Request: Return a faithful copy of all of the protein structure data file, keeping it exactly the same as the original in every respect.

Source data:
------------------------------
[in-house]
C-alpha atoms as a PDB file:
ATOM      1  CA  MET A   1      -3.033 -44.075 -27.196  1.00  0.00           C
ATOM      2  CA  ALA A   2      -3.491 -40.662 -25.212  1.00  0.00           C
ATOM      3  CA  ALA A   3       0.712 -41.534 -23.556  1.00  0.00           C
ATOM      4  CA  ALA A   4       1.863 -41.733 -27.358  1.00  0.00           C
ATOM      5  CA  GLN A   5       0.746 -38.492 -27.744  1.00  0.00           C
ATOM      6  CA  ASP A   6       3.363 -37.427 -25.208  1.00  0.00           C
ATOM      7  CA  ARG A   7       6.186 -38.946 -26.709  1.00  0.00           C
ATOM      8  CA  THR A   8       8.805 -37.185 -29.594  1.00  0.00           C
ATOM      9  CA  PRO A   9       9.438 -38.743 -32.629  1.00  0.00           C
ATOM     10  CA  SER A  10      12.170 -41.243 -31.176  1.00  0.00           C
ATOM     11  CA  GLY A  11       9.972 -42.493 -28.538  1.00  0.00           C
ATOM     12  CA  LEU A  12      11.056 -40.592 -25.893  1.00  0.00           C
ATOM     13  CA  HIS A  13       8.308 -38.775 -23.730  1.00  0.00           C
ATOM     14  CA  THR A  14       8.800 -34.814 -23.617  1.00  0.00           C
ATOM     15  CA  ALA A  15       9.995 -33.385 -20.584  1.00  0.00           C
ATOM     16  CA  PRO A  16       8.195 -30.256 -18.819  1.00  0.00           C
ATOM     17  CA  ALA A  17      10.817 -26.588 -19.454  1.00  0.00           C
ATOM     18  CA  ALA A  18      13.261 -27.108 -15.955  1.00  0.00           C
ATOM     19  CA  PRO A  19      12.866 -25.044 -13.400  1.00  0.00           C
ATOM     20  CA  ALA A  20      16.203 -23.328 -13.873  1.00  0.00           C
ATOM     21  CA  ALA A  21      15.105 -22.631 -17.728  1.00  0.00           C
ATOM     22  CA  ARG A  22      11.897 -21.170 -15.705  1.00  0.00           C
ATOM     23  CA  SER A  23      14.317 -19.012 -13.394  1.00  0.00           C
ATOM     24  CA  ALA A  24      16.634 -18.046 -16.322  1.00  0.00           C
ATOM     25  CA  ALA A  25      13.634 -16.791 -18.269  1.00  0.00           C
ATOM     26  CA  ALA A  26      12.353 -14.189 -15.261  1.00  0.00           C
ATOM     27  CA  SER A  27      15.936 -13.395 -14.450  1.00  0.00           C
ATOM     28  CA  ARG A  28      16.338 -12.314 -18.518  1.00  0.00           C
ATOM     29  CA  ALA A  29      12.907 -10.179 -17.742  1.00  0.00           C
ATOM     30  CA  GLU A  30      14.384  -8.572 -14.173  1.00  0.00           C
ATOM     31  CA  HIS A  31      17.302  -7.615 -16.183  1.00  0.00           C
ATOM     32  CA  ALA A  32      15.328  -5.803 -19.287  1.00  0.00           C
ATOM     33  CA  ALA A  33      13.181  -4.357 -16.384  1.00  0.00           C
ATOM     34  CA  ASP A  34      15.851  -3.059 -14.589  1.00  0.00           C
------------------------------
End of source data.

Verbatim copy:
[in-house]
C-alpha atoms as a PDB file:
ATOM      1  CA  MET A   1      -3.033 -44.075 -27.196  1.00  0.00           C
ATOM      2  CA  ALA A   2      -3.491 -40.662 -25.212  1.00  0.00           C
ATOM      3  CA  ALA A   3       0.712 -41.534 -23.556  1.00  0.00           C
ATOM      4  CA  ALA A   4       1.863 -41.733 -27.358  1.00  0.00           C
ATOM      5  CA  GLN A   5       0.746 -38.492 -27.744  1.00  0.00           C
ATOM      6  CA  ASP A   6       3.363 -37.427 -25.208  1.00  0.00           C
ATOM      7  CA  ARG A   7       6.186 -38.946 -26.709  1.00  0.00           C
ATOM      8  CA  THR A   8       8.805 -37.185 -29.594  1.00  0.00           C
ATOM      9  CA  PRO A   9       9.438 -38.743 -32.629  1.00  0.00           C
ATOM     10  CA  SER A  10      12.170 -41.243 -31.176  1.00  0.00           C
ATOM     11  CA  GLY A  11       9.972 -42.493 -28.538  1.00  0.00           C
ATOM     12  CA  LEU A  12      11.056 -40.592 -25.893  1.00  0.00           C
ATOM     13  CA  HIS A  13       8.308 -38.775 -23.730  1.00  0.00           C
ATOM     14  CA  THR A  14       8.800 -34.814 -23.617  1.00  0.00           C
ATOM     15  CA  ALA A  15       9.995 -33.385 -20.584  1.00  0.00           C
ATOM     16  CA  PRO A  16       8.195 -30.256 -18.819  1.00  0.00           C
ATOM     17  CA  ALA A  17      10.817 -26.588 -19.454  1.00  0.00           C
ATOM     18  CA  ALA A  18      13.261 -27.108 -15.955  1.00  0.00           C
ATOM     19  CA  PRO A  19      12.866 -25.044 -13.400  1.00  0.00           C
ATOM     20  CA  ALA A  20      16.203 -23.328 -13.873  1.00  0.00           C
ATOM     21  CA  ALA A  21      15.105 -22.631 -17.728  1.00  0.00           C
ATOM     22  CA  ARG A  22      11.897 -21.170 -15.705  1.00  0.00           C
ATOM     23  CA  SER A  23      14.317 -19.012 -13.394  1.00  0.00           C
ATOM     24  CA  ALA A  24      16.634 -18.046 -16.322  1.00  0.00           C
ATOM     25  CA  ALA A  25      13.634 -16.791 -18.269  1.00  0.00           C
ATOM     26  CA  ALA A  26      12.353 -14.189 -15.261  1.00  0.00           C
ATOM     27  CA  SER A  27      15.936 -13.395 -14.450  1.00  0.00           C
ATOM     28  CA  ARG A  28      16.338 -12.314 -18.518  1.00  0.00           C
ATOM     29  CA  ALA A  29      12.907 -10.179 -17.742  1.00  0.00           C
ATOM     30  CA  GLU A  30      14.384  -8.572 -14.173  1.00  0.00           C
ATOM     31  CA  HIS A  31      17.302  -7.615 -16.183  1.00  0.00           C
ATOM     32  CA  ALA A  32      15.328  -5.803 -19.287  1.00  0.00           C
ATOM     33  CA  ALA A  33      13.181  -4.357 -16.384  1.00  0.00           C
ATOM     34  CA  ASP A  34      15.851  -3.059 -14.589  1.00  0.00           C